Spotlight: The science of strength

BY JON FRANK | DECEMBER 09, 2010 7:10 AM

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It’s 9:30 a.m., and JC Moreau is in the Recreation Center’s weight room coaching.

Glints of sun beam through a nearby window as he crouches in a squatting position, dumbbells in either hand. The 34-year-old rows his arms — a concentrated motion for maximum effectiveness.

Becky Walters, a former Hawkeye volleyball player, pays close attention to the trainer’s form.

“Make sure you’re pressing up straight over your head,” Moreau instructs.

The native of Montréal is meticulous in his body of work. He stands close to Walters, carefully examining her form as she partakes in a combination lift.

“[Moreau]’s one of my really good friends,” Walters said. “But he knows when to get down to business … He’s very intense in workouts. I definitely remember stairs on Fridays. He would get us really pumped up.”

Walters, a senior, first met Moreau during her sophomore year. She instantly noticed an increased workload during workout sessions, which helped the volleyball team get stronger and more athletic.

“The expectation to do everything perfectly is always stressed,” Moreau said.

The Iowa athletics department hired Moreau in November 2007, but his intensity in the gym traces back to his days in high school. A naturally gifted fullback, he relied on the work outside of practice to earn a scholarship to Colgate University.

“I knew the weight room was where I could separate myself from the competition,” he said.

His passion for weight training carried on long past his high-school career.

“I always knew I wanted to be a strength coach,” he said. “It’s so enjoyable to watch an athlete come in the doors as a freshman … and watching him develop.”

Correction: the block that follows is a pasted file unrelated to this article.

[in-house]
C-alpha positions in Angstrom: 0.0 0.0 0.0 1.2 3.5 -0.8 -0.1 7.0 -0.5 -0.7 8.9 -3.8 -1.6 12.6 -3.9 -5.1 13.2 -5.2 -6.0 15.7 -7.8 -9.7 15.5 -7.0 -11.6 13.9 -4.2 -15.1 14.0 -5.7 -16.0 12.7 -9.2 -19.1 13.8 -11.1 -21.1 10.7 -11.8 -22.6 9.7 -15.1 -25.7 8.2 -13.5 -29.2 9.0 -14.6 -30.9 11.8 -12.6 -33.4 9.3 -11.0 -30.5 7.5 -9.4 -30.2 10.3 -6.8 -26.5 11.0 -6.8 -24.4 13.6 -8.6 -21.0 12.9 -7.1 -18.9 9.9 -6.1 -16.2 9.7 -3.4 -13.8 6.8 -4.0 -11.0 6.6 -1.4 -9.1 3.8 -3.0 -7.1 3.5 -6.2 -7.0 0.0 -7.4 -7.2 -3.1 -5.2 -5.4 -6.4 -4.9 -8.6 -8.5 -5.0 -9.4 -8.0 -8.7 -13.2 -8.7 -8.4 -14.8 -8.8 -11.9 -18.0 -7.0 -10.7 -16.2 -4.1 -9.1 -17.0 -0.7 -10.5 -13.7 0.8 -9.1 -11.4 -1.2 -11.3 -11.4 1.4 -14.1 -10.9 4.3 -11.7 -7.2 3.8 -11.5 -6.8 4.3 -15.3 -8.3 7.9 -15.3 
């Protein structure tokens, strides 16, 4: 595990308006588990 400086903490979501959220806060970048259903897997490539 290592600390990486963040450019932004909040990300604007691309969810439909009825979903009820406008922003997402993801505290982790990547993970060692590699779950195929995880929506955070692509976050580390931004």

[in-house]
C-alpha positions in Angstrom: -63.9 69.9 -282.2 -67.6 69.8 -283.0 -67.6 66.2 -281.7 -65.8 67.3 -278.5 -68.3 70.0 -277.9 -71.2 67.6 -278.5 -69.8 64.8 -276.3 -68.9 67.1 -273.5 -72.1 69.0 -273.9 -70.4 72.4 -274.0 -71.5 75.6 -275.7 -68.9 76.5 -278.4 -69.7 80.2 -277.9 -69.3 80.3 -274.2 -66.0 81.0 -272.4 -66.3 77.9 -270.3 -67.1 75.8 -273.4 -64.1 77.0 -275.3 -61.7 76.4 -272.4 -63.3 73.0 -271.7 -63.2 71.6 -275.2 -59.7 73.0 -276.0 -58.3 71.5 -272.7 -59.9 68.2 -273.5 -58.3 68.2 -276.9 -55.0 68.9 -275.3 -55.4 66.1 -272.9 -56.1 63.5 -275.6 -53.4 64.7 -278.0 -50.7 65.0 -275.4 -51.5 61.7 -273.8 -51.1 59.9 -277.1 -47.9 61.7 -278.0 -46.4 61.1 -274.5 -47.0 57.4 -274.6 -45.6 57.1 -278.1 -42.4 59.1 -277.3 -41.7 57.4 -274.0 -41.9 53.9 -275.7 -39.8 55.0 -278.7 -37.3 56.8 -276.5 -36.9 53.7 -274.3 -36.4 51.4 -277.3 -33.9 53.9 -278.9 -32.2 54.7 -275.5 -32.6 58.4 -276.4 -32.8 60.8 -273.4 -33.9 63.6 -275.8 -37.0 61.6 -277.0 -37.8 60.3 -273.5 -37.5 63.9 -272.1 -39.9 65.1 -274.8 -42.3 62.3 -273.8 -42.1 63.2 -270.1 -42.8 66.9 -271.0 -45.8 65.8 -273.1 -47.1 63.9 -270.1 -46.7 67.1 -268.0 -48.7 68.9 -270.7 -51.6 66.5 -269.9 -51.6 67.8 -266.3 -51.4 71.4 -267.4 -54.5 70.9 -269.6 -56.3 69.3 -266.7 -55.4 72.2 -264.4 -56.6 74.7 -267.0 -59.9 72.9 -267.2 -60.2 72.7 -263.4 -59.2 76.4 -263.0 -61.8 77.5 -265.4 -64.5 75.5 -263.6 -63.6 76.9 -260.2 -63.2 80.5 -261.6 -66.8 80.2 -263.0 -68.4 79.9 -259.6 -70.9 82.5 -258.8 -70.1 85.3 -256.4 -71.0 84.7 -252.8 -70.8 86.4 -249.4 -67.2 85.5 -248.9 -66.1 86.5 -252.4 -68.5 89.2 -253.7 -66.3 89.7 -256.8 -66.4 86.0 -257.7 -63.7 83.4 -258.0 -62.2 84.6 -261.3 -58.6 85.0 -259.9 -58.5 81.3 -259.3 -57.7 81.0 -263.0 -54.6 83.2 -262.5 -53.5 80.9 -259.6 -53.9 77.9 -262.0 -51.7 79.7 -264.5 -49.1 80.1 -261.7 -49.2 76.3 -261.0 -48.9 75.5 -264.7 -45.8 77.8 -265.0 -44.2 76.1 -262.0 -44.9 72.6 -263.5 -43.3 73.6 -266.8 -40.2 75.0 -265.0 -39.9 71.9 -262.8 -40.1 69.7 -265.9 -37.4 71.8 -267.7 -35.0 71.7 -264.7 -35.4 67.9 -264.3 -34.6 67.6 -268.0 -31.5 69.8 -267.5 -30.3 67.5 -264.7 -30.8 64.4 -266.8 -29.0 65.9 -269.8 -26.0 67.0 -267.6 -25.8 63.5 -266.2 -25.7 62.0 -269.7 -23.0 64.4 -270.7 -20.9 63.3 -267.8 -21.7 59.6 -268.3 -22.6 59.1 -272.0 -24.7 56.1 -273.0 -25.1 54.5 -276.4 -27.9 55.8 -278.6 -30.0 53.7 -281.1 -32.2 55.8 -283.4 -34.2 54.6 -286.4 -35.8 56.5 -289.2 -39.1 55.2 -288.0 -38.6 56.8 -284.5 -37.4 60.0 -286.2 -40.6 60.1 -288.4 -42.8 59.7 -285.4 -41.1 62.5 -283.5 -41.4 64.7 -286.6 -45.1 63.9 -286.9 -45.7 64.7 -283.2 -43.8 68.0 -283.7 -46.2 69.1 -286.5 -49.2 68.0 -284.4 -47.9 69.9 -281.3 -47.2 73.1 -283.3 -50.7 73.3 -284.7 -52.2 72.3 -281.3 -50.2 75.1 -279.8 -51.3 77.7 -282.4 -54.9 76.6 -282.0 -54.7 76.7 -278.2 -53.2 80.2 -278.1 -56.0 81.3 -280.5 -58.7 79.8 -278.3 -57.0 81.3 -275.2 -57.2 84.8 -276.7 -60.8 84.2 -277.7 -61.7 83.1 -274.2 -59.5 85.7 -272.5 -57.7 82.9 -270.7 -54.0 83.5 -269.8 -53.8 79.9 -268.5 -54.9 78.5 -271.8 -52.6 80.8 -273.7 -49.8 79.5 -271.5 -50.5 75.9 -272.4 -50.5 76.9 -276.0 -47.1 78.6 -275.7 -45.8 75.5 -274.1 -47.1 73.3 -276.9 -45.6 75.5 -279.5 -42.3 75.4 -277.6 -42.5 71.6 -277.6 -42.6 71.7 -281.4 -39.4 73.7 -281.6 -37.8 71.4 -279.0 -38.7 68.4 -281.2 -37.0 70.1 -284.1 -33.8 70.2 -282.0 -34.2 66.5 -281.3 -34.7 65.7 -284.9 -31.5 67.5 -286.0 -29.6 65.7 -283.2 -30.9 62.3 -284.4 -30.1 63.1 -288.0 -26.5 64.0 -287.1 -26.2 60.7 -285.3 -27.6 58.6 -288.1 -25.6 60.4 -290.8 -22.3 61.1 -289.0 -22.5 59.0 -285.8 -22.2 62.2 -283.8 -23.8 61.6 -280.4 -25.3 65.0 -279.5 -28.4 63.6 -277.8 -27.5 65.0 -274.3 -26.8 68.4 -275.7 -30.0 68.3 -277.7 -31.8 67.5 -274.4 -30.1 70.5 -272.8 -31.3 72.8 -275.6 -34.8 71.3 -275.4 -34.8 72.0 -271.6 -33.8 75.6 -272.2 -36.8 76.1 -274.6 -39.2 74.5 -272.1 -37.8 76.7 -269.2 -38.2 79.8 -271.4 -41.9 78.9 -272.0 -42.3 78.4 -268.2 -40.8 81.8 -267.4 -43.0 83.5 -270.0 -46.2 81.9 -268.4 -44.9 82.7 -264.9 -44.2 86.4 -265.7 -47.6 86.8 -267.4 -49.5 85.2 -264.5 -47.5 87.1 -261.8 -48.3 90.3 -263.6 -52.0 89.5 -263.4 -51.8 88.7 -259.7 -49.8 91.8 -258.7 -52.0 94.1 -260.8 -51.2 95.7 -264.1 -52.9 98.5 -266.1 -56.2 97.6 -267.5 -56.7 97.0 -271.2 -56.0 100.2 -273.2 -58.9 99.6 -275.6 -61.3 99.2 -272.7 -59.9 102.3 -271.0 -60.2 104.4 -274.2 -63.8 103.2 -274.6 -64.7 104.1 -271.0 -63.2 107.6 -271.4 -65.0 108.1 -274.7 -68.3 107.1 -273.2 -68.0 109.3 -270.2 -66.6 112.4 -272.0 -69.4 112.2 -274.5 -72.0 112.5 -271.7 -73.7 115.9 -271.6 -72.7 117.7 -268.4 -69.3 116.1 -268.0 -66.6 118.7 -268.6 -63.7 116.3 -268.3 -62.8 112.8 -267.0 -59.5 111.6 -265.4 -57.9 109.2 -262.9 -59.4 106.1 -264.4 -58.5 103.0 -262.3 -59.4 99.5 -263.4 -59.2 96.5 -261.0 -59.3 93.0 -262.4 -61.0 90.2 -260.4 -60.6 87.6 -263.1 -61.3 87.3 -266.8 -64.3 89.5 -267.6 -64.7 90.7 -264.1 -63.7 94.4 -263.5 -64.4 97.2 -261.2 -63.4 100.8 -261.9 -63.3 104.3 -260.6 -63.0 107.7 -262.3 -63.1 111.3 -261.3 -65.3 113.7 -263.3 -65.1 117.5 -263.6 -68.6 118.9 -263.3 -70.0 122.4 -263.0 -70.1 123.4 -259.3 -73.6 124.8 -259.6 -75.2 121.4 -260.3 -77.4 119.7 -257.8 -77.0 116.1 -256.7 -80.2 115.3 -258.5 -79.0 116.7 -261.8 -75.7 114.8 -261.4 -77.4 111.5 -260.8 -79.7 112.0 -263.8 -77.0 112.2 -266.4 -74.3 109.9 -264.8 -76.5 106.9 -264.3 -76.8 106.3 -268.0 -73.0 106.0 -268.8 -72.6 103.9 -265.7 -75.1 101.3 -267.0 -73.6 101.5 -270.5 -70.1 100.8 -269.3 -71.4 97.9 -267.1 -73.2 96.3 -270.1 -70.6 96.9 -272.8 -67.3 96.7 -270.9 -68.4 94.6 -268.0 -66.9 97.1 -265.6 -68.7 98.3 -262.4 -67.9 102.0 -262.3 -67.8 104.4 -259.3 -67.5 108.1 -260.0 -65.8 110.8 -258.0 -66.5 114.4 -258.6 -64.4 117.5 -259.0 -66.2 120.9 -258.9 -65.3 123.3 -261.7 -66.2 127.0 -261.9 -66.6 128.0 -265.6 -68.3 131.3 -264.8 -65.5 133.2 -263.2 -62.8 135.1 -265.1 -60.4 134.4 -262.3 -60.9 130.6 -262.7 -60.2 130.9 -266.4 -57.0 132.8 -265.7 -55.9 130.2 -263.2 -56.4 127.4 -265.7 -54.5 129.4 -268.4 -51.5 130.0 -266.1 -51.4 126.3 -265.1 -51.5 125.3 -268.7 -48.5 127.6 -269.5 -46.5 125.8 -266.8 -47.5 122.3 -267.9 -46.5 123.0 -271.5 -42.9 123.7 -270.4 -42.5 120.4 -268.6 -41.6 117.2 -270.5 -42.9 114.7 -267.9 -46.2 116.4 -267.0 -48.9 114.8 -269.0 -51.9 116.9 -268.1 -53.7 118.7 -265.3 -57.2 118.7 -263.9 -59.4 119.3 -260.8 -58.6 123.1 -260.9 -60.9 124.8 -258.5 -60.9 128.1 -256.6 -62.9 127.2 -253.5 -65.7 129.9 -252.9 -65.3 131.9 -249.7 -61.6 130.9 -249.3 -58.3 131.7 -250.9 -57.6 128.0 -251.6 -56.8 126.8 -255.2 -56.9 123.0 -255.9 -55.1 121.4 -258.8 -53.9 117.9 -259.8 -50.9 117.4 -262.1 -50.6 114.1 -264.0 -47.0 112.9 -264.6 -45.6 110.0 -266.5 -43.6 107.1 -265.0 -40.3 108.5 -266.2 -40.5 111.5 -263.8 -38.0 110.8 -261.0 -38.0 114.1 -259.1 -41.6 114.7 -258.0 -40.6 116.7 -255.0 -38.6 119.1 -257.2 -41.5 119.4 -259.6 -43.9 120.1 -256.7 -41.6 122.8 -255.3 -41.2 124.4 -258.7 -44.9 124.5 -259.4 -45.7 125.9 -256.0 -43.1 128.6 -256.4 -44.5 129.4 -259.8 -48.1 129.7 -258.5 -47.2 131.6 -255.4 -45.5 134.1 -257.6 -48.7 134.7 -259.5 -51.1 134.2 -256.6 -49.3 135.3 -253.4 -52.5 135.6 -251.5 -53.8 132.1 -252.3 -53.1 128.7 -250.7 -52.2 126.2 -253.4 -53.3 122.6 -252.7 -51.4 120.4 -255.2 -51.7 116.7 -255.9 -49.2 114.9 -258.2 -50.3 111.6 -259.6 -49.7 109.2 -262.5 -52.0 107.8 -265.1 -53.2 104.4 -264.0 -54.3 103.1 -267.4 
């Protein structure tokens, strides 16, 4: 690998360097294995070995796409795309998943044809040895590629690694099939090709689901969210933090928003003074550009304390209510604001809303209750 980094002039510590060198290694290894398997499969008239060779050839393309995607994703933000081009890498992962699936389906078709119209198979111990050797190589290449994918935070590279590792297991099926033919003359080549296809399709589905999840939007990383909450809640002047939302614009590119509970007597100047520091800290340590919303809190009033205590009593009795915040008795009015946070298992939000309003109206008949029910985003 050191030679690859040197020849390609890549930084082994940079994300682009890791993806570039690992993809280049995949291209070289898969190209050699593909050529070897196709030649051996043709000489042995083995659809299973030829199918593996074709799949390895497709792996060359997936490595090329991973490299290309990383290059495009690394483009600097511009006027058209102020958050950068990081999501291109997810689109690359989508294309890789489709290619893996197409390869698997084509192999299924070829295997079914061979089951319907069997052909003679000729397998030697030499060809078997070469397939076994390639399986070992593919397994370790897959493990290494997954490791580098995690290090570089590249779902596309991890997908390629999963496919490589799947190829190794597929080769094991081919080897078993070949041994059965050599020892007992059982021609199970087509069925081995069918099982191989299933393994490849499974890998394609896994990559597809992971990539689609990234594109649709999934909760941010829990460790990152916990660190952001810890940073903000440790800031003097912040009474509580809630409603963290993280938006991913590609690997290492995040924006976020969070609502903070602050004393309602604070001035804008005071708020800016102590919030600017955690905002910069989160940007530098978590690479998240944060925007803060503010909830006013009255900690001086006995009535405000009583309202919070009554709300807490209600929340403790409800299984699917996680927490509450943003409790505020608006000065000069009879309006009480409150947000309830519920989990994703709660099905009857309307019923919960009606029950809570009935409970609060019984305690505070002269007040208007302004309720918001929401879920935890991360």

After graduating from Colgate, Moreau earned a master’s in human-movement science at the University of Memphis. From there, he was able to combine knowledge acquired from personal experience and scientific research.

“As I evolve in my career, there is a lot that is quite practical that you learn through experience. Every team is going to be different,” he said. “With basketball, for example, you may have planned to do a pretty hard workout. And the night before, two days before, they had a really tough game that went into overtime and certain players had to play 35 minutes … so you need to make adjustments on the fly. That’s one thing that is definitely learned over time.”

Moreau works most closely with women’s basketball and volleyball. During the squads’ lifting sessions, he is present and actively engages athletes — always on the lookout for proper form.

Moreau carefully crafts all workout regimens. He even tailors programs specifically for individual athletes.

And to ensure that passion is a universal characteristic across the board, Moreau hires trainers who share his passion.

“That’s one of the things at this level that’s kind of expected from a strength coach,” he said. “That makes us one of the best staffs in the country.”

Dan Hammes, a former assistant at Iowa, worked under Moreau until he was hired by North Dakota State. Moreau mentored Hammes during his tenure at Iowa. He taught Hammes about the management side of training. Hammes said Moreau allotted him the opportunity to exercise his own style, which helped him grow as a trainer.

“[Moreau]’s very passionate about his job,” the Sigourney native said. “He has his own style of coaching to motivate athletes … he showed me that [training] is a lot more than just science. There’s a huge psychological and management aspect.”

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